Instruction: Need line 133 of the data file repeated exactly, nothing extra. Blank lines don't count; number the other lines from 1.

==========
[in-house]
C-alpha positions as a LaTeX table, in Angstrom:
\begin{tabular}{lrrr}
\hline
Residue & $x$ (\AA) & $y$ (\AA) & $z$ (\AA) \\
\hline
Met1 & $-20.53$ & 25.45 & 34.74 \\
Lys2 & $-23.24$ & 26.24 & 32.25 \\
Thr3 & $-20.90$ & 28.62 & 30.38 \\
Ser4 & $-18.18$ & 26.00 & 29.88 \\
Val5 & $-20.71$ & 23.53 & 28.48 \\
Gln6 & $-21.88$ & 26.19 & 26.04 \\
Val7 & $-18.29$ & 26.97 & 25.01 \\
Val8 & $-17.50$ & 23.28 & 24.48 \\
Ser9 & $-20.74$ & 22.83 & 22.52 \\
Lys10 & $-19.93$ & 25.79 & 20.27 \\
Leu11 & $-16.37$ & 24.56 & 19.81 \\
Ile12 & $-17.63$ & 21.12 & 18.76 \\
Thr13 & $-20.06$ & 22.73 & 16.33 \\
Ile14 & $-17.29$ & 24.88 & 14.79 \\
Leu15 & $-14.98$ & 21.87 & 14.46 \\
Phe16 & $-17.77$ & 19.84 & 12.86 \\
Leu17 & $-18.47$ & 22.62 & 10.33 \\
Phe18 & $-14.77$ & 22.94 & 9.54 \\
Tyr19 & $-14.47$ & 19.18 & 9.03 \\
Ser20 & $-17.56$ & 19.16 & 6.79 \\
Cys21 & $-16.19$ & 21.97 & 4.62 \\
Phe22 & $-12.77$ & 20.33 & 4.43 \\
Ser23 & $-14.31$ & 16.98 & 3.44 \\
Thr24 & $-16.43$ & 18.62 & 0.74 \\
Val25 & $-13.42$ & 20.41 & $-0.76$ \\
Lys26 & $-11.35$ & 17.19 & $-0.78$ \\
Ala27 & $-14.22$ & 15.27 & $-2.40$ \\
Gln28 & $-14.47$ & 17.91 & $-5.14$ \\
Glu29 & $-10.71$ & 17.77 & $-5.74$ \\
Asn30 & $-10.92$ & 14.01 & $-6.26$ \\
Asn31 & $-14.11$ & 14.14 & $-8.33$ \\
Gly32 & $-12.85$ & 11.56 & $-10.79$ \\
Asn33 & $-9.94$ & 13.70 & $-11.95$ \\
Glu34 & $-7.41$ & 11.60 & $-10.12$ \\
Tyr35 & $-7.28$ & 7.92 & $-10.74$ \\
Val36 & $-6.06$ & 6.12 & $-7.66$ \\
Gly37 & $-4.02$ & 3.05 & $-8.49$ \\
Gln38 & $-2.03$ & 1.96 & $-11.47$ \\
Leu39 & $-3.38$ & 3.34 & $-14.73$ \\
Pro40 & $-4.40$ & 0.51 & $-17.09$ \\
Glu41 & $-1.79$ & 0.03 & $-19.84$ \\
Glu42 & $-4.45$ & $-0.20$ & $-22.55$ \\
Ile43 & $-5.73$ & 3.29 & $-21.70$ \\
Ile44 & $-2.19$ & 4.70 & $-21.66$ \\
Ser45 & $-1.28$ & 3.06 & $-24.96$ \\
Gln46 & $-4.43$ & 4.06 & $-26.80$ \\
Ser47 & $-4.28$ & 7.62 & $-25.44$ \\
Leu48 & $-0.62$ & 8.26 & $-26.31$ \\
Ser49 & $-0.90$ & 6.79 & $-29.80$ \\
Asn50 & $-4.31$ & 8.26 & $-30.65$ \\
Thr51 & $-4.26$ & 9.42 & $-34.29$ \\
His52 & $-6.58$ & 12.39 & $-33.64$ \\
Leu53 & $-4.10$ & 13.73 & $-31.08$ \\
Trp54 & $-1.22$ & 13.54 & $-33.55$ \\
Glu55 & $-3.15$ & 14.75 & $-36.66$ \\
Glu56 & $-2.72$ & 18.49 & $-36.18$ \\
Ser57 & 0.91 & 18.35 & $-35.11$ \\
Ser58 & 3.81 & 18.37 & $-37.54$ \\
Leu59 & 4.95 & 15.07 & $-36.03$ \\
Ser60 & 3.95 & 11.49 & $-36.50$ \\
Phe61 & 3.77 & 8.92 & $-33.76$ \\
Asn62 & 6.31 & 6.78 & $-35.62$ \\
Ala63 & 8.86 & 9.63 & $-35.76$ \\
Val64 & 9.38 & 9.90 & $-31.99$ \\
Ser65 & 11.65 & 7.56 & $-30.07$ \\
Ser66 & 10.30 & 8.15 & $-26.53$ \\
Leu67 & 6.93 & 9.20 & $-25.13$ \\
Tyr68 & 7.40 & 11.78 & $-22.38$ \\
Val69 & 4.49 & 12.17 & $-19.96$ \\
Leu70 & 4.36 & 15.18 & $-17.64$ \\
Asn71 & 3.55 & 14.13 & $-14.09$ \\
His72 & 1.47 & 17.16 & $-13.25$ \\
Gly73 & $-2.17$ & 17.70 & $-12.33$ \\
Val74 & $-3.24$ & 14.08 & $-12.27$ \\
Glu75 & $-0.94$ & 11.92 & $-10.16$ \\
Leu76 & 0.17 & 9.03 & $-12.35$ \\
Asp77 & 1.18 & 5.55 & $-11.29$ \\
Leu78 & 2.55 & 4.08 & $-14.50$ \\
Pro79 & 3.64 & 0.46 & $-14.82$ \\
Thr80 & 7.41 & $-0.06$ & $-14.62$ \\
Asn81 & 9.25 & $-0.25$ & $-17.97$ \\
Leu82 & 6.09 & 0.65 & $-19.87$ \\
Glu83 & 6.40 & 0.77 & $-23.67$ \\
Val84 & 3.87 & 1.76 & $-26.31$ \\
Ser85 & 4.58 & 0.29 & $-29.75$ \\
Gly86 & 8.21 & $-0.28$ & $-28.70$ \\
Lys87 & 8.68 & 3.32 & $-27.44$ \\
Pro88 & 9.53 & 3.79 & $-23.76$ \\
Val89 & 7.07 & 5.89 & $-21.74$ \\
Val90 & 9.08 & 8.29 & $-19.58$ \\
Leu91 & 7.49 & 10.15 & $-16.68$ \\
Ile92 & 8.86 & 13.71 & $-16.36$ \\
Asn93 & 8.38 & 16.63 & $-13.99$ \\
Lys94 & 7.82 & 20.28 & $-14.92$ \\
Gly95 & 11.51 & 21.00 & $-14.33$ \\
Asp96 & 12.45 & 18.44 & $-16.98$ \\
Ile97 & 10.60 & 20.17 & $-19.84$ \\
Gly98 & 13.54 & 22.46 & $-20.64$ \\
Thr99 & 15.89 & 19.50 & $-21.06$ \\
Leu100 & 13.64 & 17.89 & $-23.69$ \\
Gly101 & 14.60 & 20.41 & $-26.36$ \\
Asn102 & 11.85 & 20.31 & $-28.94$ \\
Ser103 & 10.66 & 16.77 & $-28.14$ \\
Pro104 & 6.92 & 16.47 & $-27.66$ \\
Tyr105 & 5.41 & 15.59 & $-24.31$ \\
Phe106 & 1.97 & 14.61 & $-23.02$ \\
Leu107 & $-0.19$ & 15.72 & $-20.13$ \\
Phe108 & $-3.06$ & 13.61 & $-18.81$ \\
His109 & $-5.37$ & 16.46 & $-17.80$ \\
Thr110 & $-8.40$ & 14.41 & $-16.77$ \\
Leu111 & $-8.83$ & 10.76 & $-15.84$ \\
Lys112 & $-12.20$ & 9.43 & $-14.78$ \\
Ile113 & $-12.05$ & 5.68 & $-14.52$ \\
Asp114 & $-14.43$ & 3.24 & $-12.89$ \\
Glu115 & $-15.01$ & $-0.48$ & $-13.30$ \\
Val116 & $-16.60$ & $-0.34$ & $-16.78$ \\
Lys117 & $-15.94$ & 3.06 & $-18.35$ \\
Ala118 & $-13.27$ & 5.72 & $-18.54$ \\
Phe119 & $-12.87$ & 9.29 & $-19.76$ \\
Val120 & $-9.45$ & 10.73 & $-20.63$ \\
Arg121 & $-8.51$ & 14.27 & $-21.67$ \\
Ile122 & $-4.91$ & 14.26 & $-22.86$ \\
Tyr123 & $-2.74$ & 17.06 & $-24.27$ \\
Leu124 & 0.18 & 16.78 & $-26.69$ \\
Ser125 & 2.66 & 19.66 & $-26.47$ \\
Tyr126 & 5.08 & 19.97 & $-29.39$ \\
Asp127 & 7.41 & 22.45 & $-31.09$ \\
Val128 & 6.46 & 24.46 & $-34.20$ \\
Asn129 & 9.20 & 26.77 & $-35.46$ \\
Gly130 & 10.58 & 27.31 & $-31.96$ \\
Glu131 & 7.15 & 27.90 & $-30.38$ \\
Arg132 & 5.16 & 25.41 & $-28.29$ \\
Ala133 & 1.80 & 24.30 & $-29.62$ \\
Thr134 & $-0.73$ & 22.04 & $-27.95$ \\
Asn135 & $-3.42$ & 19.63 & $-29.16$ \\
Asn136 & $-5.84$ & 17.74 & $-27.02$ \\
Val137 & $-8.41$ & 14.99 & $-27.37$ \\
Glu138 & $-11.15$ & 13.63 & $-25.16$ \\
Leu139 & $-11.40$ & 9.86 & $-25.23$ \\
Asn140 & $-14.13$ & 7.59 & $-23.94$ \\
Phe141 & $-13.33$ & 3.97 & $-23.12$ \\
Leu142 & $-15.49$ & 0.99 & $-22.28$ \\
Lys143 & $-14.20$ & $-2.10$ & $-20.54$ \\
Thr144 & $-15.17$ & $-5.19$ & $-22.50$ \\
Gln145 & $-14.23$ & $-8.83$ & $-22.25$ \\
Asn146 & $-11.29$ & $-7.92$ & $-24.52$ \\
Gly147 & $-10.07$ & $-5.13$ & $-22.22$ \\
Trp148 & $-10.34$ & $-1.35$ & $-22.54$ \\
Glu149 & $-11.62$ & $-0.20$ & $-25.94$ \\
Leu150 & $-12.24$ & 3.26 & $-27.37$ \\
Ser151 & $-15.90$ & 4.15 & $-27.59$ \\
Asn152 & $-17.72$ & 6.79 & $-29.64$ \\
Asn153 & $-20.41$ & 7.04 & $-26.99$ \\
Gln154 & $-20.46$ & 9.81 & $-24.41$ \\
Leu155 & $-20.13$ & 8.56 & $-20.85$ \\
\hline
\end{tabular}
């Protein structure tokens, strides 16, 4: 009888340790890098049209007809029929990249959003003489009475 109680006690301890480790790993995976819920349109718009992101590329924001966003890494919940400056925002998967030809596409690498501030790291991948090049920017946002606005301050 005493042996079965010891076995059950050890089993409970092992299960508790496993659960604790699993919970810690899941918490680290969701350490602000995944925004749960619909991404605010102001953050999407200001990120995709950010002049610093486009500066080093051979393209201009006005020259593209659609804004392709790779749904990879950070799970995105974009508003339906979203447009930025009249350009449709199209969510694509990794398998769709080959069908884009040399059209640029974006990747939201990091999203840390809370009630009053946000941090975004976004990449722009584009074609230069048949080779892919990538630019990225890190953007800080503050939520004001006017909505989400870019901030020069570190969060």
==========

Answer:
Asp127 & 7.41 & 22.45 & $-31.09$ \\